Symlink traversal attacks take advantage of programs that unsafely follow symbolic links. A symbolic link, or soft link, is a file/directory that is a reference to another file/directory. When accessing the link, the referenced file/directory will be the actual object accessed. Symlinks can link to any file system, no matter if the user creating the link has permissions to the endpoint.
An attacker can exploit this to access prohibited files by providing symlinks to programs that have access to those files.
There are two attack vectors:
The attacker creates a symlink to a file or directory they do not have access to and passes it to a program or user that has permissions to the file/directory. The symlink will bypass any file name checks and the target file will be successfully used or executed by the program or user. The supplying of the symlink by the attacker can occur through various forms of user input.
A program relies on the contents of a file during execution. While the program is running, right when it accesses the file, the attacker creates a symlink from this necessary file to a different, malicious file. The program will follow the symlink and unexpectedly work with the malicious file.
Symlink traversal attacks result in elevation of privilege. The attacker can gain access to files or directories they do not have permissions to and use them to bypass permission checks or cause unexpected behaviors in the program.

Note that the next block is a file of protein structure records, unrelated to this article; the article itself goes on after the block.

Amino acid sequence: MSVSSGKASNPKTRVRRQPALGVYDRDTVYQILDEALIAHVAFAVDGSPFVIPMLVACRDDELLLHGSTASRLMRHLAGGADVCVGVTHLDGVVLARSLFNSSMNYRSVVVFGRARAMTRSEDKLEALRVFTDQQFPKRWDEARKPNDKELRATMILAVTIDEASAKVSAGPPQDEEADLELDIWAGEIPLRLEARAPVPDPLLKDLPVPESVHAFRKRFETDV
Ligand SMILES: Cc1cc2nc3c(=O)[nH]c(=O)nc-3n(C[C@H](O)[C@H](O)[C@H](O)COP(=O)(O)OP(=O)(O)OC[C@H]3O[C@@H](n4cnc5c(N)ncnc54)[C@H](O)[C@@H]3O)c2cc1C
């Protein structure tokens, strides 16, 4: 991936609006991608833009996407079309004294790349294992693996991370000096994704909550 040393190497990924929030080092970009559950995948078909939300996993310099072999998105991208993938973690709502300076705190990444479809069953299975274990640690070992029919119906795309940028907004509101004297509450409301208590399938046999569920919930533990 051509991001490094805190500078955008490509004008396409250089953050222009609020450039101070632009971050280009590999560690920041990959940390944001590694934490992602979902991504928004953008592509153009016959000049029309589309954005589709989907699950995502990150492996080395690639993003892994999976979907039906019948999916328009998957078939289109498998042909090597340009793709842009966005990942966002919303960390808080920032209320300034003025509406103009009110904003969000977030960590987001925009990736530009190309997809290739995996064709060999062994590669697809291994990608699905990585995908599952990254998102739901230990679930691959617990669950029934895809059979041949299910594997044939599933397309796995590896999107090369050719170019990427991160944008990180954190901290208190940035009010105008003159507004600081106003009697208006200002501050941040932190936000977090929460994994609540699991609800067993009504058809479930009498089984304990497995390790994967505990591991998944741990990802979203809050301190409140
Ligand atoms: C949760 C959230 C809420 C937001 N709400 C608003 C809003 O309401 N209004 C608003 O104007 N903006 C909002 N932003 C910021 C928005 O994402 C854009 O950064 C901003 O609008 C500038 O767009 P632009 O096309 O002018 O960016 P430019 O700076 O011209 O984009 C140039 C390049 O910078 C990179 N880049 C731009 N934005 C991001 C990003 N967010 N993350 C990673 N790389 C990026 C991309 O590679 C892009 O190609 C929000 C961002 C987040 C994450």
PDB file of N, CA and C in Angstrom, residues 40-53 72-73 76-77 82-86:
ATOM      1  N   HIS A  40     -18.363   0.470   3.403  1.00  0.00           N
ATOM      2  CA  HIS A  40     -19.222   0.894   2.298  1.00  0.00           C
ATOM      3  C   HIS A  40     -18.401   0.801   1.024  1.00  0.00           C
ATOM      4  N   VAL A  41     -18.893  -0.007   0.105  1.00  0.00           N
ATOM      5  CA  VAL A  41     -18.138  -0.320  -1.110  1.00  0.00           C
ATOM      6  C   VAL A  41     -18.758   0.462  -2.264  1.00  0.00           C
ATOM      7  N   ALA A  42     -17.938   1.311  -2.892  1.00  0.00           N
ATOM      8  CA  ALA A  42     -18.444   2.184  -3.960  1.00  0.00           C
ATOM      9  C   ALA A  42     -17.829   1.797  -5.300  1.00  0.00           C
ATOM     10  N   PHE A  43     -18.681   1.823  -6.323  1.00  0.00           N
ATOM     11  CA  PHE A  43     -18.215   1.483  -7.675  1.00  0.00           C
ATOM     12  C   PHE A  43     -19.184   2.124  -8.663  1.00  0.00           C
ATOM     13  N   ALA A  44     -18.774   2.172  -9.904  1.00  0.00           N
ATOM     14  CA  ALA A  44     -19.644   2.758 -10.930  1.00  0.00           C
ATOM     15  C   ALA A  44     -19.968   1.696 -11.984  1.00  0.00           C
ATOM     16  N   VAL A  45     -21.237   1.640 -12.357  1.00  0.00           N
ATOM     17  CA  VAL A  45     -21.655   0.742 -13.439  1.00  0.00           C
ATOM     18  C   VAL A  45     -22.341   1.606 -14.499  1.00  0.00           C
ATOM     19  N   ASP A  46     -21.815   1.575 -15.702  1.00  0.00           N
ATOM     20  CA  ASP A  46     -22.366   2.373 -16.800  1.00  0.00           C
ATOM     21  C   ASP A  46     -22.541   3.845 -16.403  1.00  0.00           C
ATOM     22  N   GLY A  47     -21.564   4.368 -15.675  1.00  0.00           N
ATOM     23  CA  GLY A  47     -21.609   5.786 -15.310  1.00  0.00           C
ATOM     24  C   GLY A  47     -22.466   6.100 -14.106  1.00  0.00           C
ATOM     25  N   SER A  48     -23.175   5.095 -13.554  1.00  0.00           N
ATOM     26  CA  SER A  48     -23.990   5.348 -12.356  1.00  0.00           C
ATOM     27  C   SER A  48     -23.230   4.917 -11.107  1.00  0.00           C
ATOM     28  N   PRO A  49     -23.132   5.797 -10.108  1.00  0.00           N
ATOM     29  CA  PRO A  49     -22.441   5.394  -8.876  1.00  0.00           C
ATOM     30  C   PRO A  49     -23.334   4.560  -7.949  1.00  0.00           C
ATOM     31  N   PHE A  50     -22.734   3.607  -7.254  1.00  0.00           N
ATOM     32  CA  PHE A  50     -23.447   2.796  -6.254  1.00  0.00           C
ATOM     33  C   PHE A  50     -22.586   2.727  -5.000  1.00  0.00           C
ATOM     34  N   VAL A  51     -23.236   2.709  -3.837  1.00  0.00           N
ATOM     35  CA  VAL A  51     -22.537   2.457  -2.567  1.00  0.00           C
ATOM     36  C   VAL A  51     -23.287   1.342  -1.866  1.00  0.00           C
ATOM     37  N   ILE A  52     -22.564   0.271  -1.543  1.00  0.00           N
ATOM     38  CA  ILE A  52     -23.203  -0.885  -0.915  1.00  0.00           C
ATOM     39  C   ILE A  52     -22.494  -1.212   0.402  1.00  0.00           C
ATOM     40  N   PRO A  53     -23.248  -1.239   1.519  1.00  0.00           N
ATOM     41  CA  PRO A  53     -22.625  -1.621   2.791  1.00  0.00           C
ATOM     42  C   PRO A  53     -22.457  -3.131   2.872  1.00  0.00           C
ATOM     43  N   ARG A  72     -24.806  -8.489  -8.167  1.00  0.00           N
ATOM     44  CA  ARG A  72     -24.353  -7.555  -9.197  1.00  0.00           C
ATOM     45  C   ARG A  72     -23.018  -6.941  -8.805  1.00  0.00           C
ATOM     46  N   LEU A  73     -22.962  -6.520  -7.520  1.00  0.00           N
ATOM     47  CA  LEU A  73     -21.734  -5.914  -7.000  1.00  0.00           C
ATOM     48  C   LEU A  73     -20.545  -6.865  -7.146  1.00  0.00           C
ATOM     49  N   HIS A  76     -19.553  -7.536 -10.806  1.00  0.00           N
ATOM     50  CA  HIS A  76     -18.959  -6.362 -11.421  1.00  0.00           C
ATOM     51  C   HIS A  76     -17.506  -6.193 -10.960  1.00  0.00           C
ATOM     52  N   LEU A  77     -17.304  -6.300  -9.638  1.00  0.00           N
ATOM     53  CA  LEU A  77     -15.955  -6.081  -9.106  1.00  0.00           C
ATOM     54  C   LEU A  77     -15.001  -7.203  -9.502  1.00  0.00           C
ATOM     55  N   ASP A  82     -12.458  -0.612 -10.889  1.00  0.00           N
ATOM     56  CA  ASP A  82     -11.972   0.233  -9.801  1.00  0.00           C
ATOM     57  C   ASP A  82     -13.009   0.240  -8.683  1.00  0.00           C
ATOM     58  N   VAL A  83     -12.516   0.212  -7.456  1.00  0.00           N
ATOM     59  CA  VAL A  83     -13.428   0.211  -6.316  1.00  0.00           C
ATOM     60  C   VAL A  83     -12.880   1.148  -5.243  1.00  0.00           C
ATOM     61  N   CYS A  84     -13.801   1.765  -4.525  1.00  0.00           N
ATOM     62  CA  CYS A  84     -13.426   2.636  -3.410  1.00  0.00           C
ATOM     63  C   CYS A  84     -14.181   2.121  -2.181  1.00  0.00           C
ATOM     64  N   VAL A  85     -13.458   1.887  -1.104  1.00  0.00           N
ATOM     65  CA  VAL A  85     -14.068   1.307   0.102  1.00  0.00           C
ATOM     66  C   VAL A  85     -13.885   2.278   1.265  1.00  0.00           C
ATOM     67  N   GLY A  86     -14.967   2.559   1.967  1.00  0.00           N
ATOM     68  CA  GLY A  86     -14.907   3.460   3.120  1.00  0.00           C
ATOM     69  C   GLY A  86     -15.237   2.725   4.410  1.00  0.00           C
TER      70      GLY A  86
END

A program creates a new file to store metadata on a user when they create a new account and uses the user's username as the file name. An attacker can exploit this by creating a new account and while the program is running, creating a symlink from a file named by their username, the same as what will be used by the program, to /etc/passwd. When the program tries to create the users file, it follows the symlink to /etc/passwd and overwrites this file instead.
There exists a program that takes in a file with a user's password for authentication (just for the purposes of this example). An attacker who knows where another user's authentication file exists can create a symlink in their directory to this file. They can then pass this symlink to the program, which doesn't sanitize the symlink, follows it, and authenticates the attacker as the other user.
To defend against symlink traversal attacks, sanitize the entire path. This means parsing the symlink into its actual target path and then checking this for unexpected inputs. For certain symlink attacks, it is also important to have proper permissions set for files used by the program so that they cannot be overwritten.
Tips for Demonstration
To demonstrate a symlink traversal attack, provide the symbolic link you created (give the target file/directory and the link), where it is used in the handin program, and what you were able to accomplish with it.
On symbolic links:
On symbolic link vulnerabilities: